Fake COVID-19 vaccination cards running rampant online
Faculty and students are concerned about how easy it is to obtain a fake card
LINCOLN, Neb. (KLKN) – Amidst the COVID-19 delta variant running amock across the United States, fake vaccination cards are popping up all over the place.
According to a study by The Chronicle of Higher Education, at least 664 colleges require proof of vaccination. A process as simple as uploading the paper vaccine card to the student portal.
“The United States, unlike most countries which have electronic systems in place, is basing its vaccination on a flimsy paper card,” Benjamin Maon Meier, a global health policy professor at the University of North Carolina at Chapel Hill said.
Requiring vaccinations to attend college classes has been a turbulent political issue in some states. In at least 13 states, public colleges cannot legally require COVID-19 vaccinations due to legislation.
Vanderbilt University in Nashville places a hold on student’s registration until their vaccine record has been verified.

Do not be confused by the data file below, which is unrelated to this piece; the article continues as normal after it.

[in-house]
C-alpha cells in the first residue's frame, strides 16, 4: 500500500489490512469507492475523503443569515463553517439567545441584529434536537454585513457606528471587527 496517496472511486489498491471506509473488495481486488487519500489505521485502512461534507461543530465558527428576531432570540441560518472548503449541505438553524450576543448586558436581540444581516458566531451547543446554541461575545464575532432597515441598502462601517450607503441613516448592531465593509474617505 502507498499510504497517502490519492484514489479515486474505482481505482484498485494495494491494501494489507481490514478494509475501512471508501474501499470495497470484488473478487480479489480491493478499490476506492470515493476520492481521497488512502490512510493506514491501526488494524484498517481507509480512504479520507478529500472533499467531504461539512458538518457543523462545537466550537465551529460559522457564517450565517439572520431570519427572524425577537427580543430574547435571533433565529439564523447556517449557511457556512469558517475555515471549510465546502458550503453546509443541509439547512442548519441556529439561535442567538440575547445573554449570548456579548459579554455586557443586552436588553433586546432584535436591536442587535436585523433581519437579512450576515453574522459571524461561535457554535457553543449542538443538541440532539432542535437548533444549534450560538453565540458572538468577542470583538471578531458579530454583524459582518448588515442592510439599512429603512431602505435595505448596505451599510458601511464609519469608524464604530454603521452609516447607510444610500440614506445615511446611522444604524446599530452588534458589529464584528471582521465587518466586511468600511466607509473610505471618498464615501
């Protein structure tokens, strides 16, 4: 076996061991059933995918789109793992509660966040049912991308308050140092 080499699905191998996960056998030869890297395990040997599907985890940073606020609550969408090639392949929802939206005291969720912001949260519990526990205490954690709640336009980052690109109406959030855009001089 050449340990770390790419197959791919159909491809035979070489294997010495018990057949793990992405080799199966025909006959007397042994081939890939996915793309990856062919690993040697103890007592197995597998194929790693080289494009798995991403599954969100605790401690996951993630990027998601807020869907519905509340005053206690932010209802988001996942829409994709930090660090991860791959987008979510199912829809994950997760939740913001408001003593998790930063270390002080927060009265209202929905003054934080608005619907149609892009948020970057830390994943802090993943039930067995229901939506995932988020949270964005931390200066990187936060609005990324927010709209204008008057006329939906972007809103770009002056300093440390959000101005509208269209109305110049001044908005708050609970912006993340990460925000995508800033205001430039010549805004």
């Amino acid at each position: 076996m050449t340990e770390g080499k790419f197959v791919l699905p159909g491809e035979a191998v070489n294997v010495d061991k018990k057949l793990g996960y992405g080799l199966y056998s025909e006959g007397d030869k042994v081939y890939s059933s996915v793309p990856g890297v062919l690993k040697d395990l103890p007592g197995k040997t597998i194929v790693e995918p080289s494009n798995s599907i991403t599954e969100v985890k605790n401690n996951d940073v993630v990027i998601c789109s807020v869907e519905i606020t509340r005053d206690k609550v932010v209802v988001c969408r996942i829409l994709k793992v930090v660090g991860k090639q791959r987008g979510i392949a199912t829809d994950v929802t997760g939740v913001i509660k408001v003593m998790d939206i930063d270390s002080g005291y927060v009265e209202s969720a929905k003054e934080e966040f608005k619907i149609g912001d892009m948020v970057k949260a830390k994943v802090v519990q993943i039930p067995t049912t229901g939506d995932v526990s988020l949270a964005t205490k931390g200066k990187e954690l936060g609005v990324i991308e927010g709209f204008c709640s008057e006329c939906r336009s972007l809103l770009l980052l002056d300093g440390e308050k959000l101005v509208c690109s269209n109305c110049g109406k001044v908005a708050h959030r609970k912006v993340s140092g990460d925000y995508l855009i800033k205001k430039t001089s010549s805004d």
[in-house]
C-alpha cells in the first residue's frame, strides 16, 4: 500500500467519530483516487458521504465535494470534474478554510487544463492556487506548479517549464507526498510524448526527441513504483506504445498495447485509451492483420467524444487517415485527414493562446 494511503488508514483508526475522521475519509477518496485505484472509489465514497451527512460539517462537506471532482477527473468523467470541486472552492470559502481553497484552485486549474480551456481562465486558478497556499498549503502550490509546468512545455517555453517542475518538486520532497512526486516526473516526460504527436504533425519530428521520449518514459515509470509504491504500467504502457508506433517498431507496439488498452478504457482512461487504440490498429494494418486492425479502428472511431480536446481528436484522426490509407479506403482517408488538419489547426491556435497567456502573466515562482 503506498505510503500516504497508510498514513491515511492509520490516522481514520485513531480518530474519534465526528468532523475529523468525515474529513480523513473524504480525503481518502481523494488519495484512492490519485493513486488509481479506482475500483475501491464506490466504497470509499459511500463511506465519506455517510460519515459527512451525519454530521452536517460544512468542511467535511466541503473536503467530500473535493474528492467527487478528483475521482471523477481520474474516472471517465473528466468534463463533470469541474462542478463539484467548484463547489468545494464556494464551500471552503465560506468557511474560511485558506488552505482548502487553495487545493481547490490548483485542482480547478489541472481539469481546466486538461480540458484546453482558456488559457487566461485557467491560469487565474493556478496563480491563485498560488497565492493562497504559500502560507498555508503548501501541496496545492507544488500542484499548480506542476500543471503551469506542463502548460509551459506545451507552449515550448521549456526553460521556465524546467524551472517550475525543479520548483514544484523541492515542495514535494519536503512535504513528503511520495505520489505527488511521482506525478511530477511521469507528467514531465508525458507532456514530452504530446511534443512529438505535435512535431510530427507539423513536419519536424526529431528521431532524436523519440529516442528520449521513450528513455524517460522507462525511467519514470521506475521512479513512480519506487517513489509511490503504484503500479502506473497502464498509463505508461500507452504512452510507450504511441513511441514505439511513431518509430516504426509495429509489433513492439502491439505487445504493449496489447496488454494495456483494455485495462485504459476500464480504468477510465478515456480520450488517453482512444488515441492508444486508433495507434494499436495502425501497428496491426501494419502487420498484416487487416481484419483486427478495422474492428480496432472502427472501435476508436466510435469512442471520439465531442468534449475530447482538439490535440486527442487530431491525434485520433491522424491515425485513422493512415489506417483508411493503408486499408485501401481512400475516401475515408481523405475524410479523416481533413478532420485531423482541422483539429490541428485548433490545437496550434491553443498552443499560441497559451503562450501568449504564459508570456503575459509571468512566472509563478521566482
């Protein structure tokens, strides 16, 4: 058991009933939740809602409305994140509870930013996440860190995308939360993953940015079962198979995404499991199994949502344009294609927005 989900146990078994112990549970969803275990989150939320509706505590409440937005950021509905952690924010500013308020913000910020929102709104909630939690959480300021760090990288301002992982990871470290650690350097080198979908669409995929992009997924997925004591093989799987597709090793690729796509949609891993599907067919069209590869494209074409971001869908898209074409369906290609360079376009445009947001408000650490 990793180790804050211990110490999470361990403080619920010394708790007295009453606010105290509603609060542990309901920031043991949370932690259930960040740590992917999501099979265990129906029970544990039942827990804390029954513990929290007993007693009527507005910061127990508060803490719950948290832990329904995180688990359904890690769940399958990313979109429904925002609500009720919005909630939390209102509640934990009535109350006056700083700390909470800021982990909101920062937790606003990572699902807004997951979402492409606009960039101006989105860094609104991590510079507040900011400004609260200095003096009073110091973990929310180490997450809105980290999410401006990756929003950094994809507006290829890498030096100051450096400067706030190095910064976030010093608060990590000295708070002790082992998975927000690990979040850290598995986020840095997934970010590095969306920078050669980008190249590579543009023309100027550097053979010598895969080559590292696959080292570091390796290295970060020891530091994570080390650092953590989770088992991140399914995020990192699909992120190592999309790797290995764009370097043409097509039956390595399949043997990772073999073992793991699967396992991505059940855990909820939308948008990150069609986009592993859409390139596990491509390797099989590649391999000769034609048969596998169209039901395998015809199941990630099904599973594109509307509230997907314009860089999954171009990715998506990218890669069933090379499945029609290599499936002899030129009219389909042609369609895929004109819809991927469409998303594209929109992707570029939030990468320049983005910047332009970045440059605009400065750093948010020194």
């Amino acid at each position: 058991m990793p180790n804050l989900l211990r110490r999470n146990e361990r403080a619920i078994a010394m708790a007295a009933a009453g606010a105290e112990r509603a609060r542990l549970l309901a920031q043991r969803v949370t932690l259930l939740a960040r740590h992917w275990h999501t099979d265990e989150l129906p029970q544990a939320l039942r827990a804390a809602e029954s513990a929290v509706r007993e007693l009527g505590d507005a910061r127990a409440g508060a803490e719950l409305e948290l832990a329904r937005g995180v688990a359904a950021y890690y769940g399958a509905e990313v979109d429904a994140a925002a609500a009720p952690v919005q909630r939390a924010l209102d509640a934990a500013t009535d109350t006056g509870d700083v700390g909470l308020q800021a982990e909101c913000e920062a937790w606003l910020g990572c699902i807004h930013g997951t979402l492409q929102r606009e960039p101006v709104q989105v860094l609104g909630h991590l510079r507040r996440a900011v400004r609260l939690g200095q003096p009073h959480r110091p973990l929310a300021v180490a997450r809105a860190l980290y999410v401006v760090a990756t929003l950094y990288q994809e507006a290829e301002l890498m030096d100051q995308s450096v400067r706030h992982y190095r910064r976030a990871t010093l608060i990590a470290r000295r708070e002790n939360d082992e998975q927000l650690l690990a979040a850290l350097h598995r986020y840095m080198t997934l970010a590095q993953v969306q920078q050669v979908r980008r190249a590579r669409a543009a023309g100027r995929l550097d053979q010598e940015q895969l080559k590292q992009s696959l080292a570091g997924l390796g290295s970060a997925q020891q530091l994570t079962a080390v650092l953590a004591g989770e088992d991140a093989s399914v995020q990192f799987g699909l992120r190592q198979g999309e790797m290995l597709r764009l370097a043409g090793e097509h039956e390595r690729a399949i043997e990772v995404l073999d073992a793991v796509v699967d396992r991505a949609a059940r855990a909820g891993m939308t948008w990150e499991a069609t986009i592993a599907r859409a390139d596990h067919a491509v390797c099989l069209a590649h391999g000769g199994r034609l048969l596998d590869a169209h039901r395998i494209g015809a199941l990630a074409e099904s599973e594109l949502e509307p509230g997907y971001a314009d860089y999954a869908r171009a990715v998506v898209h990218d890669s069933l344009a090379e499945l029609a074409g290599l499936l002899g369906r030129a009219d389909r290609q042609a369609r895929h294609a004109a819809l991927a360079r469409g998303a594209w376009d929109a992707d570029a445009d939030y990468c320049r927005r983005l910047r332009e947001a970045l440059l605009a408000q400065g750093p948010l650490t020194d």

Similarly, the University of Michigan has a system in place to confirm faculty and students vaccination records. A spokeswoman for the college said the school has had no issues with students forging vaccination cards.
In March, the FBI issued a joint statement with the U.S. Department of Health and Human Services warning people not to purchase, create or sell fake vaccination cards.
In April, a group of 47 attorney generals sent a letter to the CEOs of eBay, Shopify, and Twitter to take down ads selling cards.
The unauthorized use of the seal of an official government agency such as the CDC or HHS is a federal crime and holds a possible fine and a max sentence of five years in prison.
In July, the first federal criminal fraud prosecution involving fake COVID-19 cards was announced.
The U.S. Department of Justice charged a California physician with one count of wire fraud and one count of false statements related to health care matters.
Some school officials have stated that it is impossible to have a foolproof system on vaccination cards, according to the Associated Press.
Michael Uhlenkamp, a spokesman for California State University said, “As with anything that potentially requires a certification, there is the possibility for an individual to falsify documentation.”